Muskoka IRONMAN 70.3 Bike Course Review

Discomfort Zone Head Coach and founder Mike Coughlin

by Mike Coughlin

I know that many of you have been training very hard for the Muskoka IRONMAN 70.3 triathlon. As your physical preparation comes to a peak and you rest and sharpen for race day, it is a good time to review the course and plan your race day strategy. For those of you who won’t have a chance to preview the course personally, here are my thoughts from my preview of the bike course last week.

First of all, this course is 94km long instead of the normal 90km. Why? Because 94km provided the opportunity to circumnavigate the beautiful Lake of Bays south of Huntsville Ontario, a truly memorable loop course that is increasingly rare in triathlon these days. Strictly speaking, this course is a “lollipop” design, with an 8km long “stick” leading to an 88km “candy” portion of the course. Yum!

I have outlined the 3 parts of the course below, but here are the take-aways in brief.

1. In addition to being 4km longer than usual, the course is back heavy (more hills near the end), so pace yourself even more carefully than normal.

2. Riding hills intelligently will really pay off on this course. Change gears before you have to, spin the bottom of the climbs and finish each hill strong so you don’t lose momentum.

3. The ride doesn’t really start until part 3. Use parts 1 and 2 to eat and drink well, and use the bottle exchanges to make sure you have enough calories and fluid for part 3.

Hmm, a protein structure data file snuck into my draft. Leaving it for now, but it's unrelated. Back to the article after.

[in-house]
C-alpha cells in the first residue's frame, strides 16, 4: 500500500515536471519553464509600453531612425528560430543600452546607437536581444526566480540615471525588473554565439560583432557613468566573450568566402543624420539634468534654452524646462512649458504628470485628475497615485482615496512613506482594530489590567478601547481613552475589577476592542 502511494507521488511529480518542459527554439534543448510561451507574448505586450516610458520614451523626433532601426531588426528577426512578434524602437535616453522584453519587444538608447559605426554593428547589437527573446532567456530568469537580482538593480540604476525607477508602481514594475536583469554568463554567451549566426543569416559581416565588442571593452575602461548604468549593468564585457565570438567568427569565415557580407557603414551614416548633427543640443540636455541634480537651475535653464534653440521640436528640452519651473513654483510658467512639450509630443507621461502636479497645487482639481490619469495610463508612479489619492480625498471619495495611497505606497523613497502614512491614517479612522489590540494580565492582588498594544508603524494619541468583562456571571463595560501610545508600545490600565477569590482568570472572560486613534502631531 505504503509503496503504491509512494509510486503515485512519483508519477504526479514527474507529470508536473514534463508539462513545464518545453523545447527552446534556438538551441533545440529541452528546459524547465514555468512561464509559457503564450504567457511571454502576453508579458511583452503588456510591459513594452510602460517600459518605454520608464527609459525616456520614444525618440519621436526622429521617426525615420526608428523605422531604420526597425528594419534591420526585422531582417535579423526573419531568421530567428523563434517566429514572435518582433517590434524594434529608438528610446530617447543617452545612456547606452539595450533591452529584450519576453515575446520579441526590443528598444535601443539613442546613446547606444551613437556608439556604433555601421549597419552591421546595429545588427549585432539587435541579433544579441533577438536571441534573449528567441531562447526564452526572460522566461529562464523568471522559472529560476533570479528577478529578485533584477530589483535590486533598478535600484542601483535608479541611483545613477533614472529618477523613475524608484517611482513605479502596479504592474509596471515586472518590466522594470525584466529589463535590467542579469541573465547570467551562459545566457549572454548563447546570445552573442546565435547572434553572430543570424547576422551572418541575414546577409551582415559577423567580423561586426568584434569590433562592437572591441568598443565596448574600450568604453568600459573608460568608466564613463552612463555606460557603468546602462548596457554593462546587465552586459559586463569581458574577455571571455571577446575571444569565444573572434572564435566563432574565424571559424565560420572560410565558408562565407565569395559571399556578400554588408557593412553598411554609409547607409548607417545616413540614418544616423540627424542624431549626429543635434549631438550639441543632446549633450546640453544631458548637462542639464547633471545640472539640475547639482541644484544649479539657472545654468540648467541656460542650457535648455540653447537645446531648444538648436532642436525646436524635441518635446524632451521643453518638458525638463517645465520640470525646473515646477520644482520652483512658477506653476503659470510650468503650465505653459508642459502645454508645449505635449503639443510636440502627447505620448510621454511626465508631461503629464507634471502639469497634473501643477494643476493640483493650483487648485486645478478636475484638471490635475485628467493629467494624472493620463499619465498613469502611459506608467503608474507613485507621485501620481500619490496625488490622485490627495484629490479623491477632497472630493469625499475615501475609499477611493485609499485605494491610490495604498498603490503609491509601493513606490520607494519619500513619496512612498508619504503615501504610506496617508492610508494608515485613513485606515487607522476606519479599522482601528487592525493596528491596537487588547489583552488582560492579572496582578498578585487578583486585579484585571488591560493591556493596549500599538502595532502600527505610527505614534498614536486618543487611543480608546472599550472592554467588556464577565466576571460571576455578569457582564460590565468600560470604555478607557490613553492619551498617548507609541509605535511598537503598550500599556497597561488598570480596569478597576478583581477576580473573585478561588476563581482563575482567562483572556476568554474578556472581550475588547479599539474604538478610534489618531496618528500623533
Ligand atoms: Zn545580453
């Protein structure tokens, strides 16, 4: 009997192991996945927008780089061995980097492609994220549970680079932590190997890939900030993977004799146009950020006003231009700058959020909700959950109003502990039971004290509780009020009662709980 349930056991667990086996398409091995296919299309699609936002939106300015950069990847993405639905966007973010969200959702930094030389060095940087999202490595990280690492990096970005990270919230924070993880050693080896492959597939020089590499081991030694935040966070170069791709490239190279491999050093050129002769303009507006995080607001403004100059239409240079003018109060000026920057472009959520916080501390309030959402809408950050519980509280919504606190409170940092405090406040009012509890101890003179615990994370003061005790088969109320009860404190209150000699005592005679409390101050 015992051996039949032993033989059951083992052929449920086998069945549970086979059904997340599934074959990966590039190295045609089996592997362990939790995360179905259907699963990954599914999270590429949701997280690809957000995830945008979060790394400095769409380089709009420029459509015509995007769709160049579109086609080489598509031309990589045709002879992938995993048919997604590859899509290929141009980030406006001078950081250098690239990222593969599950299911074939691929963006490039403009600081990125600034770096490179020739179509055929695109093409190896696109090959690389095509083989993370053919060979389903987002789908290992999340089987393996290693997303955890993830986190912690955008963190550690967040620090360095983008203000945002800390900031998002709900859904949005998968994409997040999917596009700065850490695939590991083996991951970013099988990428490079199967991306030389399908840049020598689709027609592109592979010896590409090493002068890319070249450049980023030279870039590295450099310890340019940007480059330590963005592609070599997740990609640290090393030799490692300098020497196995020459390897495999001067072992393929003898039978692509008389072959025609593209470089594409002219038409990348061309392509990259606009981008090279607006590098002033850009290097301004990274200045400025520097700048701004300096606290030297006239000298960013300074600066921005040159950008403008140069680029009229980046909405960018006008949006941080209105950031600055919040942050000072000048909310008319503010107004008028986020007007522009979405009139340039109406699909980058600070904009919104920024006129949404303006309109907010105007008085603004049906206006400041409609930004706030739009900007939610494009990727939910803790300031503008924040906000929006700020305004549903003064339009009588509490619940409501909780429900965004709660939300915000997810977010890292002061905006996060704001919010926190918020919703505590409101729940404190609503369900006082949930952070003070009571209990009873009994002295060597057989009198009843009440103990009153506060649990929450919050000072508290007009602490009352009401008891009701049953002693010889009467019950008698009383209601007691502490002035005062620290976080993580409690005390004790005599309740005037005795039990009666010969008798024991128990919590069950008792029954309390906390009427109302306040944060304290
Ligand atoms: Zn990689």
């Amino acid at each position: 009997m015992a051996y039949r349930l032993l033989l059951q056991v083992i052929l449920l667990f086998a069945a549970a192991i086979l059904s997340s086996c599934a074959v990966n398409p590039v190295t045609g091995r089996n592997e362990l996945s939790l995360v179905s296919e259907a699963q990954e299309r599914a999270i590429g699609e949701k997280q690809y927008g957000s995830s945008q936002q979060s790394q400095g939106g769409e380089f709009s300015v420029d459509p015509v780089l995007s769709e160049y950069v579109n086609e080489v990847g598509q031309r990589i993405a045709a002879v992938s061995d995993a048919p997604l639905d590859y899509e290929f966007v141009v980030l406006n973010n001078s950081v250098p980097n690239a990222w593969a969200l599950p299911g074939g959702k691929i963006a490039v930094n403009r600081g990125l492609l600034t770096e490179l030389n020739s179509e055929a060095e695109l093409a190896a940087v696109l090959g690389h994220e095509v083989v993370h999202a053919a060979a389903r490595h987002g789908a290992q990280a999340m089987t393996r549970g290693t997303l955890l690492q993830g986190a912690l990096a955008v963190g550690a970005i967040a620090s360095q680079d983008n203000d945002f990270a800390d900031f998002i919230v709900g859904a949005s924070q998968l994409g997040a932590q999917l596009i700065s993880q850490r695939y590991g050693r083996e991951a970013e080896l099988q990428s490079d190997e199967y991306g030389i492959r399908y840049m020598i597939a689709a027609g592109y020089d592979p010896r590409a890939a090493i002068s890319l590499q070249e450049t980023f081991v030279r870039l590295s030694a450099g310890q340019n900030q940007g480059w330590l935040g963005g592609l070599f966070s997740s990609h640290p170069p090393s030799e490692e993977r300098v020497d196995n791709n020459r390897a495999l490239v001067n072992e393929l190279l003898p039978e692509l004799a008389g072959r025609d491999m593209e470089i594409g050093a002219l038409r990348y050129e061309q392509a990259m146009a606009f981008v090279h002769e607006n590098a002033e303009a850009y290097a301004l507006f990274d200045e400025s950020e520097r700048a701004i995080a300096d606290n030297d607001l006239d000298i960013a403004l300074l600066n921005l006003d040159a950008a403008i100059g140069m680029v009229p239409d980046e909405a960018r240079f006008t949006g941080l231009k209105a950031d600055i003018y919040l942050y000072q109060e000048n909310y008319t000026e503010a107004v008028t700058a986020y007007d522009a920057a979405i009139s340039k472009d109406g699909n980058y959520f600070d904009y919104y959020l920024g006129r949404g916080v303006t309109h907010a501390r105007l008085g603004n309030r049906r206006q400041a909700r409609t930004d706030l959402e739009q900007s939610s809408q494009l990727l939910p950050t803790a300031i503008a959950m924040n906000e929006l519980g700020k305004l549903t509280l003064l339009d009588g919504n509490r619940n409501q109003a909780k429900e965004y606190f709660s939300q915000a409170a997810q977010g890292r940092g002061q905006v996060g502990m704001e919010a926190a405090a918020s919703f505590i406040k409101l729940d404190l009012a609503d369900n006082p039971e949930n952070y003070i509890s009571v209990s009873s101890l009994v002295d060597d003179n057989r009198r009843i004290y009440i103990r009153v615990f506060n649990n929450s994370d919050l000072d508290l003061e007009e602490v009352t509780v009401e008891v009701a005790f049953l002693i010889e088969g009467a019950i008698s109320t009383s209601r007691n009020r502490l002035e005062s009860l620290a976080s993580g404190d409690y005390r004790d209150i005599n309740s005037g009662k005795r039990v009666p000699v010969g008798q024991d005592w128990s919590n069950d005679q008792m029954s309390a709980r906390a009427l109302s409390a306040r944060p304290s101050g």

Part 1 (0 – 17.3km): Warm Up

This opening section on secondary roads includes the 8.3km “stick” part of the lollipop course, and has many hills and a few sharp turns.

    Key points:
  • Resist the urge to attack the hills. Your effort should feel relatively easy.

  • Pay attention to the road and other riders. This busy technical section could see crashes.

  • Start by drinking all or mostly water to settle your stomach and let your heart rate come down after the swim.

Part 2 (17.3 – 62.3 km): Settle In, Eat and Drink

This section is predominately highway and contains both the bottle exchanges at 35km and 61km. There are hills but they are the longer, more gradual hills that you see on highways. The one exception is a steep hill coming back onto the highway out of Dorset (a cute cottage community you ride through at about the 35km point).

    Key Points:
  • Use this section to eat and drink rather than push the pace.

  • Stay aerodynamic as this is the most exposed part of the course.

  • Be ready for the bottle exchanges. The 61km exchange in Baysville is important since it is the last one before the challenging ride back to T2.

Part 3 (62.3 – 94km): Ride strong and smart

The right turn onto Brunel Rd. is where the race really starts. From here, it is around 32km of progressively challenging terrain back to T2. Those of you who raced the Muskoka Chase in June will recognize the section on South Portage Road from Brunel to Brittania, but will be happy to know that there is no left turn up the big hill on Brittania. Instead, the course continues on South Portage Rd. to North Portage Rd. where a left turn is made back onto the “stick” part of the course for the final 8.3km to T2.

    Key Points:
  • This is where your pacing and nutrition will pay off.

  • Apply the strength you have conserved to the top half of each hill and keep your momentum over the top.

  • Keep eating and drinking right to the end.

  • Relax and spin the legs in the final 1-2km so you are ready for the run.

So there you have it. A challenging and beautiful course through cottage country that you won’t soon forget. Ride it intelligently, and those memories will be all the sweeter.

See you at the race!